Harper, my one thousand year old dog, died last night. My heart is very broken.
By the time you read this, the shell of her body will have transformed: heat and light, vapor and smoke, ash and wind, then wide open sky. I miss her. Oh, you guys. I miss her.
The fact is, death is weird. Even when we know it’s coming – and we all know its coming for every living thing, though for some it’s coming faster than others – it still seems sudden. My dog was twenty years old. At least. We have prepared ourselves for her last days on several occasions. Still. This seems sudden. We are not surprised, and yet we are surprised. And in the face of the most banal fact of life we are wide-eyed, and astonished.
We almost lost her in mid-January. But she rallied. She always rallies. Or she did. Past tense. That’s going to be a hard one. Yesterday morning, I fed her, but she was annoyed at the inadequacy of her dog food. She gave me the stink-eye. “Fine,” I said, and opened another mini-portion of the fancy wet stuff – the one with the picture of the fluffy white, vaguely jerkish-looking dog on the label. Not nearly as cool as my dog is.
Was, I mean. I mean was.
“Be careful,” I said to her. “Someone’s going to think you’re one of those fancy hounds, with assistants and butlers and perhaps having some old guy leaving you their entire fortune in his Will. Is that what you want?”
Harper just stared at me. She never gets my jokes.
Got, I mean.
I took her on a walk before the ice storm hit, and marveled at how well she was doing. How strong she was. “Good dog,” I said. “My good, good dog.” Three weeks ago, she couldn’t even go outside to pee on her own. I had to hoist her in my arms, croon soothing words into her ear, stand her up on the snow and tell her to let it rip. Two weeks ago, I was praising her with all the treats on earth for making it to the end of our half-block and back. And here she was, walking next to me, sniffing every patch of yellow snow, keeping a keen eye out for the occasional squirrel.
There weren’t any squirrels out, though. Not one. They were hunkered down in their dens, waiting for the storm to hit.
When we got to the field behind my house, I took off her leash and let her go. And she ran. It was the first time I had seen her run since she got sick. I’d seen her scamper on occasion, but never run. She wasn’t particularly fast, but she was joyful. A vision of fur and nail and clever paws, motion, intention, and the thrill of success. I was so proud of her. “Good dog,” I called over the snow. “My good, good dog.”
We came in, had more snacks, and she took a nap. She spent the rest of the day drinking her water, finding new places to lie down, asking to go out, barking up the neighborhood. A regular day. A good day.
And then last night she had a seizure. A long one. And then she was fuzzy and weak and out of it. And then she was tired. And then she was gone.
And we touched her and talked to her. We read stories. We sang songs. We didn’t really think she’d go. Not really. She always rallies. It’s what Harper does. “My good, good dog,” we said over and over and over. We had put the kids to bed, but we woke them all back up to say goodbye.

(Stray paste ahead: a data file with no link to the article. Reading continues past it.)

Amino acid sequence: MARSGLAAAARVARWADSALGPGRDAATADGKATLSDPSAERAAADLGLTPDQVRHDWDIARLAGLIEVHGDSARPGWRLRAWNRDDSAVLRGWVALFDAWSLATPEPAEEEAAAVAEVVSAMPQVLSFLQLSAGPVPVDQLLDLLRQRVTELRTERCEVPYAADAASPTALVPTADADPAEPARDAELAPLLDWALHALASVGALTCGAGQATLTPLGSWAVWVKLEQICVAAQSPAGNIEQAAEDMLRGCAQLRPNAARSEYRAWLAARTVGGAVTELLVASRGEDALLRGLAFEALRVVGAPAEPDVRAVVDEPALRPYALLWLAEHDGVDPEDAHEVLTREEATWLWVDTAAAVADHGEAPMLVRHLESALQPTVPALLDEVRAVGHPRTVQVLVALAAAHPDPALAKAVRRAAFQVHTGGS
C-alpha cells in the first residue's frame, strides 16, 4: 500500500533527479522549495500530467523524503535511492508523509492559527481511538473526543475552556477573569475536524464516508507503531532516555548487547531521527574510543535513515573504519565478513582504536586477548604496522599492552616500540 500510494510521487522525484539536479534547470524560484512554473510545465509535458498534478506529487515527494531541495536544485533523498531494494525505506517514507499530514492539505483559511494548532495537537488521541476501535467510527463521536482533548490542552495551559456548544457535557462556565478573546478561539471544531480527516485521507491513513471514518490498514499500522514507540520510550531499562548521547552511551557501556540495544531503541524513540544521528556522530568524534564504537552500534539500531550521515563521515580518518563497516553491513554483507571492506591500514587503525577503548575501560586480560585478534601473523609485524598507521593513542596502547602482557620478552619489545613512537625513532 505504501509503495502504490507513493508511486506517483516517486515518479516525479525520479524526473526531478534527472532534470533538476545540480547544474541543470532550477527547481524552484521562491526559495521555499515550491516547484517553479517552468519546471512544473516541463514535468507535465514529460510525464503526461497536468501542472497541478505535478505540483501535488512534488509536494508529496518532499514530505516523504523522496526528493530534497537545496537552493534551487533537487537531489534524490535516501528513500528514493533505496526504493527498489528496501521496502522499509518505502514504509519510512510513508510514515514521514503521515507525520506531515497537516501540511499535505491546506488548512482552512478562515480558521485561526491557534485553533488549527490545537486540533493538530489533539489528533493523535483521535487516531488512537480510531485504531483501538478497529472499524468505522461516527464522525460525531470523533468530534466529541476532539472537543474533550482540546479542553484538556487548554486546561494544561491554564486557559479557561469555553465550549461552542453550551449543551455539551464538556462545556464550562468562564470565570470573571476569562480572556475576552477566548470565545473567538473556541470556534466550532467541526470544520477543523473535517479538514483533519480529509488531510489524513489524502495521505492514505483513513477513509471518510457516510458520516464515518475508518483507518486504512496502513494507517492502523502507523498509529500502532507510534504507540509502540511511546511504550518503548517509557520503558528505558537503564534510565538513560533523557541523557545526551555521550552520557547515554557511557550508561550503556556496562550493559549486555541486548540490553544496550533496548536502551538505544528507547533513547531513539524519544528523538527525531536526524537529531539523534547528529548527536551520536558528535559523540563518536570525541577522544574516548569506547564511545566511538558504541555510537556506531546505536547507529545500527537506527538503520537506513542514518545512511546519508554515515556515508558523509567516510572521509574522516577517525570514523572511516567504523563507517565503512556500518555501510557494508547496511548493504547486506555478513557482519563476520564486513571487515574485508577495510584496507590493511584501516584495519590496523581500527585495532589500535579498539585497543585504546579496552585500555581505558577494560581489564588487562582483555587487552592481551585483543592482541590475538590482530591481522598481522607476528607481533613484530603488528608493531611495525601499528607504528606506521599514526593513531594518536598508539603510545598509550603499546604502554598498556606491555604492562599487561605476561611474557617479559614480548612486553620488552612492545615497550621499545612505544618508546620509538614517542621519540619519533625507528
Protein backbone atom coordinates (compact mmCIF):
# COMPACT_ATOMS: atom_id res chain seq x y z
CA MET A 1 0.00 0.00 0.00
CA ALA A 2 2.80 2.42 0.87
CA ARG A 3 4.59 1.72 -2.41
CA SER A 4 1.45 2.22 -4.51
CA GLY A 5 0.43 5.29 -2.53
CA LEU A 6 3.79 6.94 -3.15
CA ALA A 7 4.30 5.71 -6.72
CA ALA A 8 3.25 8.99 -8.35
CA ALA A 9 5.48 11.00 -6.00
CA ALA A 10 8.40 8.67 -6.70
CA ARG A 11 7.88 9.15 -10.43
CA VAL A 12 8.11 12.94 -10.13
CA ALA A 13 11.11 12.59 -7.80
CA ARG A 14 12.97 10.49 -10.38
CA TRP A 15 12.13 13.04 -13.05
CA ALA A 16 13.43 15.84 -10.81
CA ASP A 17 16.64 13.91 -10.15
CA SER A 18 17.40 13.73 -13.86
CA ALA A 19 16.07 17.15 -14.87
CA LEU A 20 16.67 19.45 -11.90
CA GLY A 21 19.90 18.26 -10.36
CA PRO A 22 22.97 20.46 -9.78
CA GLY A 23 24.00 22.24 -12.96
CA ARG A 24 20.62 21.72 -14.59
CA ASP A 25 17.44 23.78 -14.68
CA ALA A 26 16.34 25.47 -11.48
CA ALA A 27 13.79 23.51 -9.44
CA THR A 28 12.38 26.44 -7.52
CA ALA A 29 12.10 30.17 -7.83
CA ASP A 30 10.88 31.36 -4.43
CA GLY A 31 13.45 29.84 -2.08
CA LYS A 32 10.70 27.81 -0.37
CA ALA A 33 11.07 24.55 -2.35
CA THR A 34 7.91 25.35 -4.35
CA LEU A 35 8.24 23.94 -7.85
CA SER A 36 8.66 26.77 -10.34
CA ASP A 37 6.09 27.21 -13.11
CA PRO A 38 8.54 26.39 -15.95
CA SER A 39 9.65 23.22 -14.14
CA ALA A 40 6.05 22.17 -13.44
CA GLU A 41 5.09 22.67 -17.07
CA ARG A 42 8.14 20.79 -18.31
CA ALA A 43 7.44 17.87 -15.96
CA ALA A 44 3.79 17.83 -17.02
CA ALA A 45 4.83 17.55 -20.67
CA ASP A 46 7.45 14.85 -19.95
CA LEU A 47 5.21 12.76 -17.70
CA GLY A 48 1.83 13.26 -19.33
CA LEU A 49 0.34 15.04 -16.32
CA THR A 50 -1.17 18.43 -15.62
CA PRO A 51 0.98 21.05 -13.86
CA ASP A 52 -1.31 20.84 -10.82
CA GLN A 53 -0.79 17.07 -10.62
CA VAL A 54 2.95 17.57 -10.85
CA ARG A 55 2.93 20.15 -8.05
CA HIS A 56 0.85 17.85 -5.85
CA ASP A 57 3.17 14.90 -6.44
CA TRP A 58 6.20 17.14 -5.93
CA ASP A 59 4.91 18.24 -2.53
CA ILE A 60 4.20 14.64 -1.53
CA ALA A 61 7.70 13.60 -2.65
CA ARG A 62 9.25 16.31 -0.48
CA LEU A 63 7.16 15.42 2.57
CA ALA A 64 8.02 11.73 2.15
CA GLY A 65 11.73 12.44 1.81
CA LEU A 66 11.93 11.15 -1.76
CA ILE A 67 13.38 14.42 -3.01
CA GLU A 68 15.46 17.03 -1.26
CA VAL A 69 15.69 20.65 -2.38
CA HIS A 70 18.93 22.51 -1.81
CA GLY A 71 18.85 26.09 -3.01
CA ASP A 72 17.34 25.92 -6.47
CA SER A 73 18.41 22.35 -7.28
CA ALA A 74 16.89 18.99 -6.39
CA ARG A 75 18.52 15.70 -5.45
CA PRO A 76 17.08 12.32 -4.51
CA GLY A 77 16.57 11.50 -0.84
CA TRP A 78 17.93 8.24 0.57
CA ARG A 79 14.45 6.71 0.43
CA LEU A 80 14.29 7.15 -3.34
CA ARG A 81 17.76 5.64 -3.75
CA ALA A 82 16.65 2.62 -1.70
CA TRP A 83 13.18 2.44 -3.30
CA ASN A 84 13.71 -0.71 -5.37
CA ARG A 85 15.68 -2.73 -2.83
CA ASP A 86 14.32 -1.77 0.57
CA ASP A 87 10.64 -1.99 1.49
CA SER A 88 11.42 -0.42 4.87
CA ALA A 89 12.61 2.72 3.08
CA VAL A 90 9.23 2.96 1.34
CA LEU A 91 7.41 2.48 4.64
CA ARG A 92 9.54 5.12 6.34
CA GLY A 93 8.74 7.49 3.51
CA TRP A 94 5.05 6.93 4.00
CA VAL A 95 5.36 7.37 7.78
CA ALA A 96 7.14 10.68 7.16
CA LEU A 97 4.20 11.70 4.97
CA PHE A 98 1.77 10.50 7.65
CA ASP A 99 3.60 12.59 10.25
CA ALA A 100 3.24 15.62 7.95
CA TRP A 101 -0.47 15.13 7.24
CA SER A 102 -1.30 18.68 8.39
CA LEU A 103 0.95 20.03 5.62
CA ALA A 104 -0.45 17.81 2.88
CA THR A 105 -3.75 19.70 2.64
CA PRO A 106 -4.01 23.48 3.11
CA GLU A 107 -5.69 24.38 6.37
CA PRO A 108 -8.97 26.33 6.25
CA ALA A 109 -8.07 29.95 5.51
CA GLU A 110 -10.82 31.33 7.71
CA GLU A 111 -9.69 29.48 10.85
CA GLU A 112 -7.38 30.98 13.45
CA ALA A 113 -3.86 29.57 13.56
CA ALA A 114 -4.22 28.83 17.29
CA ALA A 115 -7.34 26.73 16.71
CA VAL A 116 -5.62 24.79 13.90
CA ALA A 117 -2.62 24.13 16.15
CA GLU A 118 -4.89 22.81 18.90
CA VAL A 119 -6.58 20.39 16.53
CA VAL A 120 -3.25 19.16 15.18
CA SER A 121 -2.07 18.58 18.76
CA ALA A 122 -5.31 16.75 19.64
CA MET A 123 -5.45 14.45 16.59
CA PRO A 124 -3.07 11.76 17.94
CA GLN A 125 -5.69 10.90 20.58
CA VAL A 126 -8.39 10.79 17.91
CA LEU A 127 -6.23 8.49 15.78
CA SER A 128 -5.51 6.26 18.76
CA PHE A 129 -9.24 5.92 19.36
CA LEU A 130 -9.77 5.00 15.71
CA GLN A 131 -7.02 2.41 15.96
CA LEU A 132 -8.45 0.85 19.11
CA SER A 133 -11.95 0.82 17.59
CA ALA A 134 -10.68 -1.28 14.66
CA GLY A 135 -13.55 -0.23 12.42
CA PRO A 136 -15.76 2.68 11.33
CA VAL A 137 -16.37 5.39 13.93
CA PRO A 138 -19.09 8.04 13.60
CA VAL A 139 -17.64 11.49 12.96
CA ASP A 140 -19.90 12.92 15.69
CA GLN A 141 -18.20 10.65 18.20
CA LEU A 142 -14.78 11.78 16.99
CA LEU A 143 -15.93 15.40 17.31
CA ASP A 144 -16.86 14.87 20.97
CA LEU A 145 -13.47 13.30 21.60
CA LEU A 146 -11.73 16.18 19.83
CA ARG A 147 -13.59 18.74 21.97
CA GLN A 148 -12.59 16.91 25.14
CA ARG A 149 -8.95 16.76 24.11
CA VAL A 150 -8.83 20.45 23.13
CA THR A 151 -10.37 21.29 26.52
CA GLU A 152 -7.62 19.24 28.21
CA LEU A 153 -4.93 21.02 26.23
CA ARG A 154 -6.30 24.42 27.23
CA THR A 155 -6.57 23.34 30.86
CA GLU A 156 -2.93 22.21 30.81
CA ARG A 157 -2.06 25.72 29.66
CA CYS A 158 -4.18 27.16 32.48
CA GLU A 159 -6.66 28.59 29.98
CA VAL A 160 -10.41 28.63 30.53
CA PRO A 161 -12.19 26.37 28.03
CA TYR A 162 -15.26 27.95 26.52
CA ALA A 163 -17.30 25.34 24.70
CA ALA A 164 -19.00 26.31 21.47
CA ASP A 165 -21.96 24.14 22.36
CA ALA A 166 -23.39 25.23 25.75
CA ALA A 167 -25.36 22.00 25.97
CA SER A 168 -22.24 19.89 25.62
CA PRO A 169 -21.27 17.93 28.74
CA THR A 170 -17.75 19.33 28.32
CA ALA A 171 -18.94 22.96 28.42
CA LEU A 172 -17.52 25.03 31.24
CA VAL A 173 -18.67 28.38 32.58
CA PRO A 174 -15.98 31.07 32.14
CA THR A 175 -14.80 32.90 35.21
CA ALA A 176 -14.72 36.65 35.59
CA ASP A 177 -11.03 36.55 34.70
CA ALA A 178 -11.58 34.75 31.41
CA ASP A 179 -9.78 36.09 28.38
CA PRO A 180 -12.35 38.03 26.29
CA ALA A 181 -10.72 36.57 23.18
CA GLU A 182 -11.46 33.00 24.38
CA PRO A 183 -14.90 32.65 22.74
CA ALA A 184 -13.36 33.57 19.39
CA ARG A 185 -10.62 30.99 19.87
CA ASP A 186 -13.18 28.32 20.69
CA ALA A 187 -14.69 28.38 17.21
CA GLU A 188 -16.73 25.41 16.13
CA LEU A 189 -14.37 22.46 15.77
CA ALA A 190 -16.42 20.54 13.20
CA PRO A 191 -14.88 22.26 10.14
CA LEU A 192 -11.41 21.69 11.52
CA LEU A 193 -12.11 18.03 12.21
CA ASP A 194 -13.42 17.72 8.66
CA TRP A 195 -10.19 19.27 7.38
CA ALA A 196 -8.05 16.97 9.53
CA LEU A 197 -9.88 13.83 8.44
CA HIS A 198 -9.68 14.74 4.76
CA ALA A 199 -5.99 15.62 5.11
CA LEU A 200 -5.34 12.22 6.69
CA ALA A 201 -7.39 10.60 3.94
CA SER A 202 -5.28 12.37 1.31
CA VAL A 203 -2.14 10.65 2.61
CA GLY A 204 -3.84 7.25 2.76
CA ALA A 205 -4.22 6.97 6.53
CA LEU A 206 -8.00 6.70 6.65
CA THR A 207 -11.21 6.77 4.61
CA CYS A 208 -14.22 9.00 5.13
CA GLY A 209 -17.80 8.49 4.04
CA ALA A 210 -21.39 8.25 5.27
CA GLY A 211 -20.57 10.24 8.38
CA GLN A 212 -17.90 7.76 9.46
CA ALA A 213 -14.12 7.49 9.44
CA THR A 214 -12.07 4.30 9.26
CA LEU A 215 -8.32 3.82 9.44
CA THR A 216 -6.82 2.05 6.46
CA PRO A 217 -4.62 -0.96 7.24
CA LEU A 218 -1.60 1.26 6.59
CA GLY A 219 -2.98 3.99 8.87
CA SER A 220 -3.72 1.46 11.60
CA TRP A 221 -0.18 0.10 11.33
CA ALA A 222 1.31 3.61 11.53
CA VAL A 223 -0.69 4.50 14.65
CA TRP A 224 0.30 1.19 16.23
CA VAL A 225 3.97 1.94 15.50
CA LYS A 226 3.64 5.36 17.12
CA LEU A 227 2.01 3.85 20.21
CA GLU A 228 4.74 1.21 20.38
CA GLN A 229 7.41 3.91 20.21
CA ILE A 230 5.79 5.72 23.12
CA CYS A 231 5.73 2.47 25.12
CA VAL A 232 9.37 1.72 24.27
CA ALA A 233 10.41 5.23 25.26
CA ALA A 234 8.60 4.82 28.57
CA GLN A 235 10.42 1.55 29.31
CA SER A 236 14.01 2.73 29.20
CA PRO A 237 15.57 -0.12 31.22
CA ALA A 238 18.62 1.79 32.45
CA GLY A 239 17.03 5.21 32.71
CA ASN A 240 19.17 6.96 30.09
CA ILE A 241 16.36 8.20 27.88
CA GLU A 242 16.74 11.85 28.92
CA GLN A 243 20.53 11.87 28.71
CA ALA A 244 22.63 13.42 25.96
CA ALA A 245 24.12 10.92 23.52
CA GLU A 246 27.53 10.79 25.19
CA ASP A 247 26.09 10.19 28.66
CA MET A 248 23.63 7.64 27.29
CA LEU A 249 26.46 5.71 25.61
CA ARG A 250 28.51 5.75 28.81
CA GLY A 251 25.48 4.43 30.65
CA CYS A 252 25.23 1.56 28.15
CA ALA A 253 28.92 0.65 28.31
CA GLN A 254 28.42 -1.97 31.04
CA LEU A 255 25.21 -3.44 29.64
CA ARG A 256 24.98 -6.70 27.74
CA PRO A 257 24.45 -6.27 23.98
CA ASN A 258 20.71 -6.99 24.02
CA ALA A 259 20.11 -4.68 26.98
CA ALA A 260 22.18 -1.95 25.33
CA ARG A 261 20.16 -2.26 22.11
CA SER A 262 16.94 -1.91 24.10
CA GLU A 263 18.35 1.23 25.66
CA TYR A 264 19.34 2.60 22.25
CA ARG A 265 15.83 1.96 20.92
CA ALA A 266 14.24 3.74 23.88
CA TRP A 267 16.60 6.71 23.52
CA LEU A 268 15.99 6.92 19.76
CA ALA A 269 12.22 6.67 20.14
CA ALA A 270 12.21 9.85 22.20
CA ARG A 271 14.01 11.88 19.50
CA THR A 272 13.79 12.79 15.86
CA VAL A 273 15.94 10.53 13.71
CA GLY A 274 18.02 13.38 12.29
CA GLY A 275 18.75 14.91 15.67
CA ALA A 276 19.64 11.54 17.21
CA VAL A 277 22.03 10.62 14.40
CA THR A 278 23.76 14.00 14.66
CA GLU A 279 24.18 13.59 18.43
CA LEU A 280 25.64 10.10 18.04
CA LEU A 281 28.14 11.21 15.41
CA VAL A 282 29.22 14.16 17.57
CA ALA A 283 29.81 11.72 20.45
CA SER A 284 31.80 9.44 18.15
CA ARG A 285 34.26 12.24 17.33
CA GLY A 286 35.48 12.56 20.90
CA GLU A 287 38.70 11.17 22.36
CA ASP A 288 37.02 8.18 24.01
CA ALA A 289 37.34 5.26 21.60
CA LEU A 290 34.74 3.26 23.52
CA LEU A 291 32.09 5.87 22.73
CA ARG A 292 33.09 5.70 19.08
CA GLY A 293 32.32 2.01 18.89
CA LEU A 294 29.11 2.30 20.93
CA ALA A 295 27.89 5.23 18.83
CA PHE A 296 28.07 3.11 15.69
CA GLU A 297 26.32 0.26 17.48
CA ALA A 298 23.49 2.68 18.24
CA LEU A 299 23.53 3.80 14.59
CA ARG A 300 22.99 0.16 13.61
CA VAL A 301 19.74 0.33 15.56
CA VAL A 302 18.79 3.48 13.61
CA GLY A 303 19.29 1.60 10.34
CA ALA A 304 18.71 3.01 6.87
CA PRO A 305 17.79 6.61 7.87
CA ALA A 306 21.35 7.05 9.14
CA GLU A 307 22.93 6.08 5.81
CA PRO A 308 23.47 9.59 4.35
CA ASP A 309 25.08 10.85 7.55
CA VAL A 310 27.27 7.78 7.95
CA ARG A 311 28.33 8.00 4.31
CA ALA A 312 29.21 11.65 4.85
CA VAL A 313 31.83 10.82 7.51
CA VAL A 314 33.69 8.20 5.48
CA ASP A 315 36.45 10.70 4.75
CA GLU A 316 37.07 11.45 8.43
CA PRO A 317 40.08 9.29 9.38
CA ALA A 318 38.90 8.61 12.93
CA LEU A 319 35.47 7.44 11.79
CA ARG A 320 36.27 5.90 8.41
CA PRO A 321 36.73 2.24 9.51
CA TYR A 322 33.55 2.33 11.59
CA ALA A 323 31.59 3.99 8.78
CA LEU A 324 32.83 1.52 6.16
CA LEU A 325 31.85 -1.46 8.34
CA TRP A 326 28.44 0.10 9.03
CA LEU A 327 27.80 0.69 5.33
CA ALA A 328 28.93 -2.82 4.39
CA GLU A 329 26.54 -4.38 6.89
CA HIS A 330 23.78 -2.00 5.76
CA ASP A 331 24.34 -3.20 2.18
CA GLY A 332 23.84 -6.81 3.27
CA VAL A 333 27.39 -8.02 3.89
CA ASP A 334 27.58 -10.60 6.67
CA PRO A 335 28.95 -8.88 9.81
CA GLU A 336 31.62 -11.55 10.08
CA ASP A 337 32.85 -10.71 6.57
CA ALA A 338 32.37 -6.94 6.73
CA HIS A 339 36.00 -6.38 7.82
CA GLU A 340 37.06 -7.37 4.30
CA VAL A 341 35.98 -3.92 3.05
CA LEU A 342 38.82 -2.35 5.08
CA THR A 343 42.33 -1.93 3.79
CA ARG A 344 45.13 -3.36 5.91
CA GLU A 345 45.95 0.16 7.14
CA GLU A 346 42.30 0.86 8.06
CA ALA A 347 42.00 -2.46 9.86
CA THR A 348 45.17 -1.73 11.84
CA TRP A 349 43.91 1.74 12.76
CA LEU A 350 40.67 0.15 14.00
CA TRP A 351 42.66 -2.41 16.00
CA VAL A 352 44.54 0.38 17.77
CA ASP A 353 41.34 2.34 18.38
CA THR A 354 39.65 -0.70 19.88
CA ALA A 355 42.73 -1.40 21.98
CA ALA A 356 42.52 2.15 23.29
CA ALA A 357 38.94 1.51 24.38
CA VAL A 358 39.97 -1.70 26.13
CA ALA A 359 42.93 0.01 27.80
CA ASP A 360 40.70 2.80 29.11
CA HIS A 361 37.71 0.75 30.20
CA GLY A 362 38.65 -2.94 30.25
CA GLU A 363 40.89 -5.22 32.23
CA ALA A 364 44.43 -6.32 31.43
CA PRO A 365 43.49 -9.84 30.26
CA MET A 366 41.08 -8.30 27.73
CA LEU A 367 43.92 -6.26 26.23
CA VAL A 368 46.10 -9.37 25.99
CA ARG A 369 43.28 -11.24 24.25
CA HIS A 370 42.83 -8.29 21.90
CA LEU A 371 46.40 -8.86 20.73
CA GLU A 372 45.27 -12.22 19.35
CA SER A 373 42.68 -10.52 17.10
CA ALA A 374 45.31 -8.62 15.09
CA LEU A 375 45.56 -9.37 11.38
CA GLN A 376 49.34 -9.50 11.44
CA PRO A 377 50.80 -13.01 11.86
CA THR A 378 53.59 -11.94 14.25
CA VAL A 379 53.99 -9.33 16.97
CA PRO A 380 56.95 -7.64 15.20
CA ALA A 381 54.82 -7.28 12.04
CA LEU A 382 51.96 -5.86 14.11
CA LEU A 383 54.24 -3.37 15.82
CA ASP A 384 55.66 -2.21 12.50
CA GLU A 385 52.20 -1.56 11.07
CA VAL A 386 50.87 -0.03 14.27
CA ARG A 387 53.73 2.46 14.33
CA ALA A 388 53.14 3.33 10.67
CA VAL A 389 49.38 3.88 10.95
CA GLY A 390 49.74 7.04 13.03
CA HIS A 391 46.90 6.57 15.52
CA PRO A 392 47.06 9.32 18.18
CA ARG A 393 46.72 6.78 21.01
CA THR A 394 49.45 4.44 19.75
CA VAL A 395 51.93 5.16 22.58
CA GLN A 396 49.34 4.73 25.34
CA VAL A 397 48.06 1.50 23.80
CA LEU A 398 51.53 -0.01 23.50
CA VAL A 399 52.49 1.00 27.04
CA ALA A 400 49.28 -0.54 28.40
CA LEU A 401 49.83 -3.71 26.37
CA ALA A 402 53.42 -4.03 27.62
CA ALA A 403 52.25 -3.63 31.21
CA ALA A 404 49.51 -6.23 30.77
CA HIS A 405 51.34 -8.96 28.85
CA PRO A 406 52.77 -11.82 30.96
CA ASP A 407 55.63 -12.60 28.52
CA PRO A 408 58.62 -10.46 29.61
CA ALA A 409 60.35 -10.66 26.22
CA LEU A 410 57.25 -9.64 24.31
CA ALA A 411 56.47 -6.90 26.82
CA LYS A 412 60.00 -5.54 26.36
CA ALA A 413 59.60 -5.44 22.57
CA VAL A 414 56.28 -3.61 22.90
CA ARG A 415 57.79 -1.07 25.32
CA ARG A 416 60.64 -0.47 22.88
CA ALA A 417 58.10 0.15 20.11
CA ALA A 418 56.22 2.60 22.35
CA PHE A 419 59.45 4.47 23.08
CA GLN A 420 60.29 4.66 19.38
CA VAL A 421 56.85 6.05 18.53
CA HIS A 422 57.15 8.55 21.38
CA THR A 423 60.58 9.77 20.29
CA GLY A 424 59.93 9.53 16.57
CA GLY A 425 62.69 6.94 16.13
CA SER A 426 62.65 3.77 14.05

She was so soft. Had she always been that soft? She must have been. But I couldn’t stop petting her. Even though I knew she was gone. “My pretty girl,” I crooned. “My good, good dog.” After the kids had said their goodbyes and went to bed, we put Harper in the car and drove to the clinic for the last time.
This morning, by instinct, I checked the landing as I went downstairs in the dark, making sure I didn’t accidentally step on her. I chided myself. She’s gone, I told myself. Don’t be silly. And then I had to stop myself from putting food in her bowl. I had to stop myself from opening the back door, knowing that just the sound of the knob would send my Harper running, anxious to get back in her yard. My behavior patterns, the rhythm of my day, were written by my dog. How long before they get over-written? How long before I stop searching for her with my foot while I’m writing, seeking a warm body to warm my toes. She was always there, right next to me. Always.
My dog was old, loud, stinky and scrappy. She loved her family. She had terrible breath and was sometimes abrasive. She practically raised my kids. She loved camping and hiking and canoeing. When she was at the shore of a lake, she tried to herd the waves. She loved stinky socks and sweaty shirts and sheets that smelled like the kids. She lived longer than most, stayed active longer than most, and was, by all measures, a marvel. And she was a thousand years old. And she built my husband and I into a family.
And I loved her. Oh, you guys. I loved her so, so much.
ETA: Here are some earlier posts about Harper. You don’t have to read them or anything, I just thought it would be a good idea to put them all in a list.
“The Barnhill Family’s Disaster in the BWCA”
“Regarding my 1,000-year-old dog”
“No one will ever love you the way that this dog loves you.”
“A Quick Update on my 1,001 year old dog”
“On Slowing Down”